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Where GOP senators stand on objecting to Electoral College votes

GOP lawmakers to contest electoral college count
GOP lawmakers to contest electoral college co... 07:58

Washington — The joint session of Congress scheduled to occur Wednesday for the counting and certifying of Electoral College votes is set to be marked by high drama, as Republicans in the House and Senate have pledged to challenge the results from several battleground states.

A group of at least 12 Republican senators have said they, along with more than 100 GOP House members, will object to the electoral votes cast in key states, charging their elections were rife with fraud despite no widespread evidence. But as the joint session nears, a growing number of Republican senators are breaking with their colleagues and plan not to sign on to their challenges.

Required under the Constitution, the event has in the past been perfunctory: In 2017, the process of reading and tallying electoral votes spanned 41 minutes, and in 2013, the joint session lasted just 23 minutes, according to a report from the Congressional Research Service.

While the objections are not going to result in a change in the outcome of the election, it will prolong the process by which Congress affirms President-elect Joe Biden's victory. When the House and Senate separate to debate and vote on an objection, they have up to two hours to consider it, meaning the joint session is likely to stretch well into the night.

The joint session is typically a formality, but this year's event will force Republicans to decide whether to back President Trump in his attempts to reverse the outcome of the election or uphold the votes cast by millions of Americans.

Only one of Georgia's GOP senators will be participating in the Electoral College — both Senators Kelly Loeffler and David Perdue are in runoff elections on Tuesday, but because Loeffler is filling the seat left vacant by Senator Johnny Isakson's retirement and that term is up in 2022, she remains a senator until the winner in her race against Democrat Raphael Warnock is certified. Perdue supports the actions of senators who oppose counting some of the electoral votes, but his term ended on January 3, and the winner of his race against Democrat Jon Ossoff won't be certified in time for the winner to be seated on January 6.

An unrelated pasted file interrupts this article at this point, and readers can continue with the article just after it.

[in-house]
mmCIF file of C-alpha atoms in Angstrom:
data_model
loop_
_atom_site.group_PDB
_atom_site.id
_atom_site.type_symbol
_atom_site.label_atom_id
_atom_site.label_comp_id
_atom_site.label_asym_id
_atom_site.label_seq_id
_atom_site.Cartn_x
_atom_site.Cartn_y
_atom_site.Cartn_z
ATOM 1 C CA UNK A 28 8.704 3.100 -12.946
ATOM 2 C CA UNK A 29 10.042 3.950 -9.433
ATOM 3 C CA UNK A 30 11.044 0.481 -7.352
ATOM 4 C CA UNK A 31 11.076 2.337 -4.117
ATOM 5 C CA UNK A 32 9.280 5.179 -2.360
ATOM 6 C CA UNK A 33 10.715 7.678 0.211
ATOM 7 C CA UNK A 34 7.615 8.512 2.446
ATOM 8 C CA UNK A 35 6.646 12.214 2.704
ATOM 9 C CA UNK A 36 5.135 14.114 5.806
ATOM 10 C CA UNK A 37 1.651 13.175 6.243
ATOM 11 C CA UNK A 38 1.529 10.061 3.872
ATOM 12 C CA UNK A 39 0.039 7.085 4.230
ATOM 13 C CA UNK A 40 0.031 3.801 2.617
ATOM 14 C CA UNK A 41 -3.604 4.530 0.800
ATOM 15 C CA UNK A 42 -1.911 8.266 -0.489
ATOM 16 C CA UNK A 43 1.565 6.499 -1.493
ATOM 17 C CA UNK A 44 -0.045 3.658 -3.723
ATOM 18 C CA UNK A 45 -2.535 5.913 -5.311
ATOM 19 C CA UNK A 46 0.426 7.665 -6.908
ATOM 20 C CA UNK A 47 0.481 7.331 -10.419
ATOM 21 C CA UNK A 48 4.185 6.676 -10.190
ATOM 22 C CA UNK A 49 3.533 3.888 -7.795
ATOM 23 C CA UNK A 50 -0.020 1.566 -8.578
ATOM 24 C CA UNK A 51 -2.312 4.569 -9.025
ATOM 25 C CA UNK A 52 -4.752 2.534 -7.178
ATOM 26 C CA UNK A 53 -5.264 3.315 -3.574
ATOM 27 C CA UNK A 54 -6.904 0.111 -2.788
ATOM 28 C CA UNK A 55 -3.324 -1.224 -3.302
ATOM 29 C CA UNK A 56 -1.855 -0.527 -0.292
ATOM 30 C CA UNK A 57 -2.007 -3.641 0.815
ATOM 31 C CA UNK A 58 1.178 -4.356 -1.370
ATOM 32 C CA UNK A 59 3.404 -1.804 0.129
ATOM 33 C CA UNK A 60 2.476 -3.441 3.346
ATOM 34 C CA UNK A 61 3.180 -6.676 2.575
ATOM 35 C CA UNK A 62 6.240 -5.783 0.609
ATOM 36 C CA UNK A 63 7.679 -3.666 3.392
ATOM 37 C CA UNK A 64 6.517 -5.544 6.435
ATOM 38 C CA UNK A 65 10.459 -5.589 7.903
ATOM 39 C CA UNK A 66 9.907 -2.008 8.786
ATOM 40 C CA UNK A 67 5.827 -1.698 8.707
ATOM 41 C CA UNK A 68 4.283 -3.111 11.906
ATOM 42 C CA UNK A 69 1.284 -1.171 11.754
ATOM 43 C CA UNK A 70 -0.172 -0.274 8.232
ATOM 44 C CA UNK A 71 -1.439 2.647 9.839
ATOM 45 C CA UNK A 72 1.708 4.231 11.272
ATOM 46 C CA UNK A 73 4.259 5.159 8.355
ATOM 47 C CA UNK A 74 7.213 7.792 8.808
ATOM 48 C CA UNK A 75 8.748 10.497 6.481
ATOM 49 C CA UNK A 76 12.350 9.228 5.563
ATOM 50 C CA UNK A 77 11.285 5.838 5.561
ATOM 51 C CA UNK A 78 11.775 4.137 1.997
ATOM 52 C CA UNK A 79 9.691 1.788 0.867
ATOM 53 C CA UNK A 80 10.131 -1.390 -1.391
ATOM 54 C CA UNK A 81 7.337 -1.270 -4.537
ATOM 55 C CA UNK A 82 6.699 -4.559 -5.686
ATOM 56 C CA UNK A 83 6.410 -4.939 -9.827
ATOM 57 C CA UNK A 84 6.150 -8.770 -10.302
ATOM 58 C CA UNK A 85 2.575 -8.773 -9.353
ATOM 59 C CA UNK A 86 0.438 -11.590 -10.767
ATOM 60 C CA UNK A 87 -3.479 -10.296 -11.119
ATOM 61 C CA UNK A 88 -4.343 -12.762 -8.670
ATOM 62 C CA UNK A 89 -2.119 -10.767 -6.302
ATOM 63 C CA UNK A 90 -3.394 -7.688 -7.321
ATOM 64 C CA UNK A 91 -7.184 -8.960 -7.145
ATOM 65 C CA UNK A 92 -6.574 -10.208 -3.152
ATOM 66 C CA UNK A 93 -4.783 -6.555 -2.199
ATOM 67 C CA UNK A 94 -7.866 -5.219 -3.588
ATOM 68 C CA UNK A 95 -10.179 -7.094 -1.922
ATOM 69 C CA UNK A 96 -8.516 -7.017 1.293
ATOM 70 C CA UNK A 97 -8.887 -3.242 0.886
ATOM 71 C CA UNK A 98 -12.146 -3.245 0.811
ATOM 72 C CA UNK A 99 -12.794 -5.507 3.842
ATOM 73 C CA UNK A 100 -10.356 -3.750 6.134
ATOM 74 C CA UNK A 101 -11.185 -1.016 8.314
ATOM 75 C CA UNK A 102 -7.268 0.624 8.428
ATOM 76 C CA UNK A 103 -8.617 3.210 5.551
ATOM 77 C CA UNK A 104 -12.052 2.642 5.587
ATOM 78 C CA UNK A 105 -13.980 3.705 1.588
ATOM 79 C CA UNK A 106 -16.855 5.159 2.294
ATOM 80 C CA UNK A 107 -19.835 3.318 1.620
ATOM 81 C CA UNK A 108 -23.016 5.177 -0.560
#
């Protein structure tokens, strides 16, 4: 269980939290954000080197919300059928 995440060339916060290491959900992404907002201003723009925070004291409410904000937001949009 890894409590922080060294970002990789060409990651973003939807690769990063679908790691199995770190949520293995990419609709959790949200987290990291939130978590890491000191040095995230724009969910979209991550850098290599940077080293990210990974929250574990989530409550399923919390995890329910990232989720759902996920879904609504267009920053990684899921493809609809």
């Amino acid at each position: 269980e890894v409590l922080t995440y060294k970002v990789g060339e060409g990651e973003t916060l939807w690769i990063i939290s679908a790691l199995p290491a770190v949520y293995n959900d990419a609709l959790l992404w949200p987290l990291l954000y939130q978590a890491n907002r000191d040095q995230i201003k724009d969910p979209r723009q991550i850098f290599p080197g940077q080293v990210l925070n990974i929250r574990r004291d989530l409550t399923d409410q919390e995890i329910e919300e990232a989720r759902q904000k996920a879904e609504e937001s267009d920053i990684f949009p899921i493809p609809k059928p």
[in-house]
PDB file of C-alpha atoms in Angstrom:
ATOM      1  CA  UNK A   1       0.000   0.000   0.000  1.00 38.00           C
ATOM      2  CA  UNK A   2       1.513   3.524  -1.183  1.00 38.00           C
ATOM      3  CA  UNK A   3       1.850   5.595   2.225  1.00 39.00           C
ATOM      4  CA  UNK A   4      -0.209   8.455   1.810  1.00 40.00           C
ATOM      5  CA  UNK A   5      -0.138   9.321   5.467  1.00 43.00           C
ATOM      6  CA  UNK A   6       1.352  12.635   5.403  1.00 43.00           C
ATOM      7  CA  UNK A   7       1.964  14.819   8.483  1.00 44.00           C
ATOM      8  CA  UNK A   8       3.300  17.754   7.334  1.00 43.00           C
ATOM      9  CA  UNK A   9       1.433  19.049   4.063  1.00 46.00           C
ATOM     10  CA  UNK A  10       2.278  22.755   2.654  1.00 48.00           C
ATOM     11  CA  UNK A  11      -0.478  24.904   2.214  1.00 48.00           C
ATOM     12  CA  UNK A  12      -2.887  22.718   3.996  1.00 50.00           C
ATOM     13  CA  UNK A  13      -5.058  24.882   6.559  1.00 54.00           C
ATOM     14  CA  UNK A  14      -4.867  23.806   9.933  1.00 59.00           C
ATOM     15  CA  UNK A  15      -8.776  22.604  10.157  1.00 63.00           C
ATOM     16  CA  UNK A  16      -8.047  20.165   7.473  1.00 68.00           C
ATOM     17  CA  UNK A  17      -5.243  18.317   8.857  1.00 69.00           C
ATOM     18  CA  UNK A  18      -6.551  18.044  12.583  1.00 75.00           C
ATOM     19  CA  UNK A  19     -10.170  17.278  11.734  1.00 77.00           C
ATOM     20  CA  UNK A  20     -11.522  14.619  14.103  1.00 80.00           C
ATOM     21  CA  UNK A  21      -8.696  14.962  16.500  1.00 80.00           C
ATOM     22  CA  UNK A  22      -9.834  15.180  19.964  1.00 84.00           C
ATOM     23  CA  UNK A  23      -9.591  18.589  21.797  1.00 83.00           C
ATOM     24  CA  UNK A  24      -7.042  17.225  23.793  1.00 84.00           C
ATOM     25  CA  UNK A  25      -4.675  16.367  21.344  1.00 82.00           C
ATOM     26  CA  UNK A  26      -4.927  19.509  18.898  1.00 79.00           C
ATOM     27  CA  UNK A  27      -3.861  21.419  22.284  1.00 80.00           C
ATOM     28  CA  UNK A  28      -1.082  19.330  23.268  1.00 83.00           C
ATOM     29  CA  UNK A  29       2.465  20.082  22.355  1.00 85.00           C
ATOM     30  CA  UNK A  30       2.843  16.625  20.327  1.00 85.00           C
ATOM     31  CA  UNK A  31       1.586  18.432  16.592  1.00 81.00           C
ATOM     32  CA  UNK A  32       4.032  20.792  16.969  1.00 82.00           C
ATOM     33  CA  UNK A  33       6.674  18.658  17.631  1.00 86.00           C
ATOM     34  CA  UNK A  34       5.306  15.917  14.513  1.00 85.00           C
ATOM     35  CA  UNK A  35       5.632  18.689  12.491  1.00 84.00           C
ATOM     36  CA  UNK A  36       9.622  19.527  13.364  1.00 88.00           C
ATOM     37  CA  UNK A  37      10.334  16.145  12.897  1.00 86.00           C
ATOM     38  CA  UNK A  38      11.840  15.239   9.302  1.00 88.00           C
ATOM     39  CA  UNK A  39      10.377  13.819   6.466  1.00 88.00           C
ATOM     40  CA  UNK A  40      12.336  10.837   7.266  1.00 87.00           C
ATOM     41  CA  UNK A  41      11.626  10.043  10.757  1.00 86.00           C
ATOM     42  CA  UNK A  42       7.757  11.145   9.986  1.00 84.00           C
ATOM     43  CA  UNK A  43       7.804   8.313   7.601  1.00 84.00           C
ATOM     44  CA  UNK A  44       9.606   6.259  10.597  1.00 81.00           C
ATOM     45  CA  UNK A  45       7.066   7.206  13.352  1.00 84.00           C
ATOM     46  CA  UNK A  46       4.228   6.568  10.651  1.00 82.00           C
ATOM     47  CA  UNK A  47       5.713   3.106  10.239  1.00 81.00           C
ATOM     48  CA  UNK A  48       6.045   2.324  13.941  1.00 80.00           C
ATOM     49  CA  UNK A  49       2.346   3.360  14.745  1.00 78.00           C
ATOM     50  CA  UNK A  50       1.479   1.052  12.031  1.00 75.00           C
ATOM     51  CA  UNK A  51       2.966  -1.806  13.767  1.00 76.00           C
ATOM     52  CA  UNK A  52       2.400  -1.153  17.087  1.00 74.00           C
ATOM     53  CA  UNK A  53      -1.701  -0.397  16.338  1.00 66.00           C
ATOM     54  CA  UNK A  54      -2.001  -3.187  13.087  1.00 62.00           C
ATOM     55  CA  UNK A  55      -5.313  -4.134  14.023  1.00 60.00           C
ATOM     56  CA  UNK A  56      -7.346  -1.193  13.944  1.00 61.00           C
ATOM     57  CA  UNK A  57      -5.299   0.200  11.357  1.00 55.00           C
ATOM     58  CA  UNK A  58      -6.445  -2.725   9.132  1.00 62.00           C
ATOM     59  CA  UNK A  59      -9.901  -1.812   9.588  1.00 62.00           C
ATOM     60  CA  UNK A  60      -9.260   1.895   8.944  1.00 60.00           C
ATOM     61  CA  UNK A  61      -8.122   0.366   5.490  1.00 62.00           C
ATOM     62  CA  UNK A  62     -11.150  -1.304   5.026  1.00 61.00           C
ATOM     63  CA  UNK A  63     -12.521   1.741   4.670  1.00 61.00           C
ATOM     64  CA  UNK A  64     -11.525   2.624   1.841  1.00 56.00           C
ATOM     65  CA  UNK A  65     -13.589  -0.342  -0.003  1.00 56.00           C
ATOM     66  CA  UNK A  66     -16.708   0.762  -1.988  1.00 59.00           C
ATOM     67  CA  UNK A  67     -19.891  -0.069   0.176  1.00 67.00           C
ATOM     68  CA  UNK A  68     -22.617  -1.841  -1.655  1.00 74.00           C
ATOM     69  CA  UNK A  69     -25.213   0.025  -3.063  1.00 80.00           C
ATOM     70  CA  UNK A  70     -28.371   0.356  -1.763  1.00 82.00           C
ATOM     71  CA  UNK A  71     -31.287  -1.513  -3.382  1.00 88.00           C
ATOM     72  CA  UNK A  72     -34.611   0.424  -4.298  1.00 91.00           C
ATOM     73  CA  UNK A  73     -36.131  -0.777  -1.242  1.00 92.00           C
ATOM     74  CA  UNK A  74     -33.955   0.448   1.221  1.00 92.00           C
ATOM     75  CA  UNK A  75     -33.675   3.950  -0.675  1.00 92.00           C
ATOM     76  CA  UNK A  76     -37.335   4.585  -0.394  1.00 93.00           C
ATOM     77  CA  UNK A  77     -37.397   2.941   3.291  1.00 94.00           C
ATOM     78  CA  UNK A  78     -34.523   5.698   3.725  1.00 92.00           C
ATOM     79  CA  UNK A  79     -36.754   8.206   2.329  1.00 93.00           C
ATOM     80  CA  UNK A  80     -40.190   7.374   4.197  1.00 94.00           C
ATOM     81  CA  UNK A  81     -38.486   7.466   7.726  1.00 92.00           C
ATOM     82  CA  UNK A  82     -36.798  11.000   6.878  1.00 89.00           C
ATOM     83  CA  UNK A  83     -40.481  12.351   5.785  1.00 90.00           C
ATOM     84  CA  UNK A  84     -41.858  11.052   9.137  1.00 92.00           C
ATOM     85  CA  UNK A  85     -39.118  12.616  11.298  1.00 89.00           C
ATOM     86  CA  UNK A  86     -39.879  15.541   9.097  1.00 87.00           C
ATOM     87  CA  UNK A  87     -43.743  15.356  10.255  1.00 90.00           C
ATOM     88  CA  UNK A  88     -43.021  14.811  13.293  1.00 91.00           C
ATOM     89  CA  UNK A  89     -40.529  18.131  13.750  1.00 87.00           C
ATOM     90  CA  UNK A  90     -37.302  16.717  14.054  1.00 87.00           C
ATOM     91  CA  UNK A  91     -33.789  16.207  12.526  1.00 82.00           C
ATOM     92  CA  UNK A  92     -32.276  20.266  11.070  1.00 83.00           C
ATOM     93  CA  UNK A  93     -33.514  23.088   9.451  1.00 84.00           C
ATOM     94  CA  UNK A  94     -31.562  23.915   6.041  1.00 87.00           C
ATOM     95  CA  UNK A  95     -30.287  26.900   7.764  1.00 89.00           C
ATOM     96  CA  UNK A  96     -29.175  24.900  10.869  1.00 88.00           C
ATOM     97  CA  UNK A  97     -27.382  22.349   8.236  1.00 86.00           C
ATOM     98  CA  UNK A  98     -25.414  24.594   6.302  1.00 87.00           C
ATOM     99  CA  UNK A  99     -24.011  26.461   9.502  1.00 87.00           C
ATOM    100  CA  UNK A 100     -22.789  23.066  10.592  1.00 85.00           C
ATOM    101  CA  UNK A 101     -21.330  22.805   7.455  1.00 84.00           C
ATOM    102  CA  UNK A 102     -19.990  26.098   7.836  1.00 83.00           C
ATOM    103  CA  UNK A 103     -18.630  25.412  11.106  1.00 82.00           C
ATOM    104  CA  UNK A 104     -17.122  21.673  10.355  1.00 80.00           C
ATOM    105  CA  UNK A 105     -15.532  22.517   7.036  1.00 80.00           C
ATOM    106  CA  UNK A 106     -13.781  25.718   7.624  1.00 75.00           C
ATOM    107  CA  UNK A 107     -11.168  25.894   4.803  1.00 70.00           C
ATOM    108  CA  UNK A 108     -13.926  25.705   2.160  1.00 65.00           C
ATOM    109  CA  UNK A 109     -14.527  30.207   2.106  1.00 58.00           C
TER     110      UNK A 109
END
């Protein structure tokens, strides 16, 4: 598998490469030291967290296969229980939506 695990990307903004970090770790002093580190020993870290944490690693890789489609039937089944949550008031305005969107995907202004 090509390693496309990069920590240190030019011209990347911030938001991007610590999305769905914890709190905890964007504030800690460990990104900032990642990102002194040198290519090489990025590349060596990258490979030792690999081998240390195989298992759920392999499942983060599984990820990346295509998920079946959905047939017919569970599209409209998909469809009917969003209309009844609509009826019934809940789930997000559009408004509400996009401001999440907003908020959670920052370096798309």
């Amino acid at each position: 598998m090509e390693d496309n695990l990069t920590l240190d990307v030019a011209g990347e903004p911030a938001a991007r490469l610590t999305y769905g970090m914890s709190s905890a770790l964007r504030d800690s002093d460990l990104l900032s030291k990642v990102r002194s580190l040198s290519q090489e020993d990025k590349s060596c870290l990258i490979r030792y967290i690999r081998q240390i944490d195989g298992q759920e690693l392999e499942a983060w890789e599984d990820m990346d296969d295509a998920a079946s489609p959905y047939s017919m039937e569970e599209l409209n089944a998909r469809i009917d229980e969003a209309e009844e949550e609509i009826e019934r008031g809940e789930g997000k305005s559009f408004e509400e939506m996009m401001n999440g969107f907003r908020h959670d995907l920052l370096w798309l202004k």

Here is where Republican senators stand, as of Tuesday:

Oppose the counting of electoral votes

  1. Marsha Blackburn of Tennessee
  2. Mike Braun of Indiana
  3. Ted Cruz of Texas
  4. Steve Daines of Montana
  5. Bill Hagerty of Tennessee
  6. Josh Hawley of Missouri
  7. Ron Johnson of Wisconsin
  8. John Kennedy of Louisiana
  9. James Lankford of Oklahoma
  10. Cynthia Lummis of Wyoming
  11. Roger Marshall of Kansas
  12. Rick Scott of Florida

  13. Tommy Tuberville of Alabama

  14. Kelly Loeffler of Georgia

Support the counting of electoral votes

  1. Roy Blunt of Missouri
  2. John Boozman of Arkansas
  3. Richard Burr of North Carolina
  4. Shelley Moore Capito of West Virginia
  5. Bill Cassidy of Louisiana
  6. Kevin Cramer of North Dakota
  7. Susan Collins of Maine
  8. John Cornyn of Texas
  9. Tom Cotton of Arkansas
  10. John Hoeven of North Dakota
  11. Jim Inhofe of Oklahoma
  12. Jerry Moran of Kansas
  13. Lisa Murkowski of Alaska
  14. Rob Portman of Ohio
  15. Mitt Romney of Utah
  16. Ben Sasse of Nebraska
  17. Tim Scott of South Carolina
  18. Richard Shelby of Alabama
  19. John Thune of South Dakota
  20. Thom Tillis of North Carolina

  21. Pat Toomey of Pennsylvania
  22. Roger Wicker of Mississippi
  23. Todd Young of Indiana

Unknown/unclear

  1. Senate Majority Leader Mitch McConnell — Previously discouraged Republican members for objecting, and last week called the upcoming vote "the most consequential vote" he will cast.

  2. John Barrasso of Wyoming

  3. Mike Crapo of Idaho

  4. Joni Ernst of Iowa

  5. Deb Fischer of Nebraska

  6. Lindsey Graham of South Carolina

  7. Chuck Grassley of Iowa

  8. Cindy Hyde-Smith of Mississippi

  9. Mike Lee of Utah

  10. Kelly Loeffler of Georgia

  11. Rand Paul of Kentucky

  12. Jim Risch of Idaho

  13. Mike Rounds of South Dakota

  14. Marco Rubio of Florida

  15. Dan Sullivan of Alaska

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